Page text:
Degree Type


Date of Award


Degree Name

Doctor of Philosophy




Two aspects of the National Development Plan for beef cattle were considered in this study: goals for production and exports and the policies selected to accomplish those goals;The production goal of bringing forth 91,600 metric tons of meat by 1982 could be fulfilled only if production could grow at a rate of 7.9 percent during the planning period, instead of the 2.7 percent chosen by the Plan. This goal implied the exhaustion by 1982 of the Plan's assessed availability of agricultural land. Export goals were projected with an implicit beef cattle import component, unprovided in the Plan;A reduction in the stock of cattle was experienced for the 1975-78 period as production was outpaced by gains in beef cattle exports. Production increments would imply a reversal in this production-supply relationship through investments in beef cattle during 1979-1982;Production and export goals are in need of revision. In the short run, actions ought to be directed to outweigh the stimuli for exports by devising alternative policies to restrict the supply of cattle. The domestic consumption of meat may have to be suppressed;A subset of policies to accomplish those goals was tested for effectiveness in a partial equilibrium microeconomic context. A linear programming model was developed to aid in the process of policy examination. Methodology was elaborated for use in the model to represent the multi-stage (calf cropping, developing and finishing) multi-period output cycle as a 12-month production process;Five (from fifteen) farms visited were selected for policy examination. These were two small, one medium and two large size farms from a bioclimatic beef cattle region. Three input cost and three production constraint scenarios formed the frame of reference for the examinations of policy effectiveness. There were 45 optimizations of the production programs;Cost of factors was first reduced 20% and then increased by 20%, the calf cropping credit cost was brought to 11% for all farms and the cattle finishing credit cost was increased by 25%. The constraint scenarios were the optimization of the actual production progam, the optimization of that program with a reduction of 25% in calf cropping credit, and the optimization of the original program once the imposed constraints to production were either eliminated or reduced;The policies tested were relatively inefficient for bringing forth beef cattle production, excepting amount of credit, and interest rate differentials were economically unjustified. Inefficiency in resource allocation explained the low production response to factor cost variations. For veterinary medicines the shadow price was 22 times its unit market cost in the medium size farm, and for credit it was 33 times larger than the interest rate in a small farm.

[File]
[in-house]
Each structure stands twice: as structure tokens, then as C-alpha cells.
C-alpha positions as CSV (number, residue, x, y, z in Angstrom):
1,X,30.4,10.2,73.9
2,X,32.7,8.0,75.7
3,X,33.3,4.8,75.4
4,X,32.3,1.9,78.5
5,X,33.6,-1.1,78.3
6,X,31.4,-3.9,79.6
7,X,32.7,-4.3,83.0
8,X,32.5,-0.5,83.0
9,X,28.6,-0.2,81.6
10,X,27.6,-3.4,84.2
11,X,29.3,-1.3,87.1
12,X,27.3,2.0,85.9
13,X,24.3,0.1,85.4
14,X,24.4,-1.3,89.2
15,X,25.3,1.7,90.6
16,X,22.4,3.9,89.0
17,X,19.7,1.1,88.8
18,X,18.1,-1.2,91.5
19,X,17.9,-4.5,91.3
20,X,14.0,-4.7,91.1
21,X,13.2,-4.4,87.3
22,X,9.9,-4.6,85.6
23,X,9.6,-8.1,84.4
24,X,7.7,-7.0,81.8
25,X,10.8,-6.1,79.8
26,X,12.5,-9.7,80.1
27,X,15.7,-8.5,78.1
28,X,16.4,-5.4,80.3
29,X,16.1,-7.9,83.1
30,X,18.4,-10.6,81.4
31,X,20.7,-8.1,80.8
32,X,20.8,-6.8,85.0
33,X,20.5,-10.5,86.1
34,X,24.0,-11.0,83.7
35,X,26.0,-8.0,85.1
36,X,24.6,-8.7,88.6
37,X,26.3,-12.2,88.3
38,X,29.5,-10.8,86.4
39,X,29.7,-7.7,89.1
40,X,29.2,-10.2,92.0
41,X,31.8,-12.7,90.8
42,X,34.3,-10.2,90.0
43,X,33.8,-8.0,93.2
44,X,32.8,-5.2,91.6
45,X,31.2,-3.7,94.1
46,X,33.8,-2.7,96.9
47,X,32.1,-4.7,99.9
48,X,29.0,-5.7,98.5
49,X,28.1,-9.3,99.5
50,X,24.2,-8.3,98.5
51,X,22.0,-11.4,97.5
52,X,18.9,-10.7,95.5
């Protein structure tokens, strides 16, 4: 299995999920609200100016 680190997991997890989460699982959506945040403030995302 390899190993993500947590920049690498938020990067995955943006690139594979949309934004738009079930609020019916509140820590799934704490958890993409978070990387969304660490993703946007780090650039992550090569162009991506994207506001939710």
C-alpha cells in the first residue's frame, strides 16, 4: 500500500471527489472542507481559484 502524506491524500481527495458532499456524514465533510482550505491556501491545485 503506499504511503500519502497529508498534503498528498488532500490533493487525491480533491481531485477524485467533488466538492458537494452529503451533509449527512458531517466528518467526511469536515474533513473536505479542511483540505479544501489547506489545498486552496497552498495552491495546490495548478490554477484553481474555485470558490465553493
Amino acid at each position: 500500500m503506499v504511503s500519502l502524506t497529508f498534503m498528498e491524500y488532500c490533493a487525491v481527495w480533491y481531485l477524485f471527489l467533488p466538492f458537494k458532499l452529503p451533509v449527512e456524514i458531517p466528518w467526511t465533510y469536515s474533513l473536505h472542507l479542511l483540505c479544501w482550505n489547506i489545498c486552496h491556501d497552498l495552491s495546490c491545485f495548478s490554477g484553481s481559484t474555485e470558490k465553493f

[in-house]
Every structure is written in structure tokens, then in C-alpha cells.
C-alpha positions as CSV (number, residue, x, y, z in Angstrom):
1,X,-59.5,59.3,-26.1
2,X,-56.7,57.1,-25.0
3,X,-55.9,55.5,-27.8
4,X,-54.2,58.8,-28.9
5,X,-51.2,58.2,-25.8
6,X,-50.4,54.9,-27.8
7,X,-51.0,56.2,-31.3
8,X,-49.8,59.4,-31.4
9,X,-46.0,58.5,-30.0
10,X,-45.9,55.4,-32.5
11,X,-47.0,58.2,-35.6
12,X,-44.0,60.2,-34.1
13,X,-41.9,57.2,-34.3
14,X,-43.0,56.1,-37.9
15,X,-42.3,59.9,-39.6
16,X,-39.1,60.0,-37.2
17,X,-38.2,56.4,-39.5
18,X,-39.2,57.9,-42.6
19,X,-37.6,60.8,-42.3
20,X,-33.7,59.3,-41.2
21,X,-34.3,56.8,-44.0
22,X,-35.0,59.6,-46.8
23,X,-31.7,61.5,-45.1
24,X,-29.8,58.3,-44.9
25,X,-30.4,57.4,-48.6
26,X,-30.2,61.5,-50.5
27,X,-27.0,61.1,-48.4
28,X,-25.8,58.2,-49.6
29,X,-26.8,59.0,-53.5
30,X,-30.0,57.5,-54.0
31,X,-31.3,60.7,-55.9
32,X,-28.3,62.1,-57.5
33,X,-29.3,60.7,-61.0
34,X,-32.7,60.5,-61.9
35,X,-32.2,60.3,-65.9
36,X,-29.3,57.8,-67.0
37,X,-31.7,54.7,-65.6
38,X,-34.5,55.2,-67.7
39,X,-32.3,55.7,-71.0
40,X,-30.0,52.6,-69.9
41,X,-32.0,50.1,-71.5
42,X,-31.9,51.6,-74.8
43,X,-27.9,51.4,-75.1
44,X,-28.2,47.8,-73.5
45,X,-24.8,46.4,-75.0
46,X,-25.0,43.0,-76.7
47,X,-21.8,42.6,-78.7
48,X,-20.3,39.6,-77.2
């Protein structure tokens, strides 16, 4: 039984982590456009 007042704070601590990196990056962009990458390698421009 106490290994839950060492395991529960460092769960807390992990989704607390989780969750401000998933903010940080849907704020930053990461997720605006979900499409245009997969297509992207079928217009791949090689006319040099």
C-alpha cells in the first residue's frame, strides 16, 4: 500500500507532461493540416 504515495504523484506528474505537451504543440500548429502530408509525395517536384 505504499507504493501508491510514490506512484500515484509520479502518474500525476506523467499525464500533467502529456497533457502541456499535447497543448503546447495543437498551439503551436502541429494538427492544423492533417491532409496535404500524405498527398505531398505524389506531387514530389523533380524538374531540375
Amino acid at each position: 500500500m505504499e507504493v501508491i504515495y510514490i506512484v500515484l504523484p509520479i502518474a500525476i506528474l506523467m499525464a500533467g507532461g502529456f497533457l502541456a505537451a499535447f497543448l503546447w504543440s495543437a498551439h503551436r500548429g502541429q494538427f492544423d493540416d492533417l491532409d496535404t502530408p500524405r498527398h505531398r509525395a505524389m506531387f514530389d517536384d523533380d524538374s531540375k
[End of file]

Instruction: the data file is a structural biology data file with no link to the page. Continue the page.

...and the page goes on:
Digital Repository @ Iowa State University,

Copyright Owner

Carlos L. Solera-Ruiz



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303 pages

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Economics Commons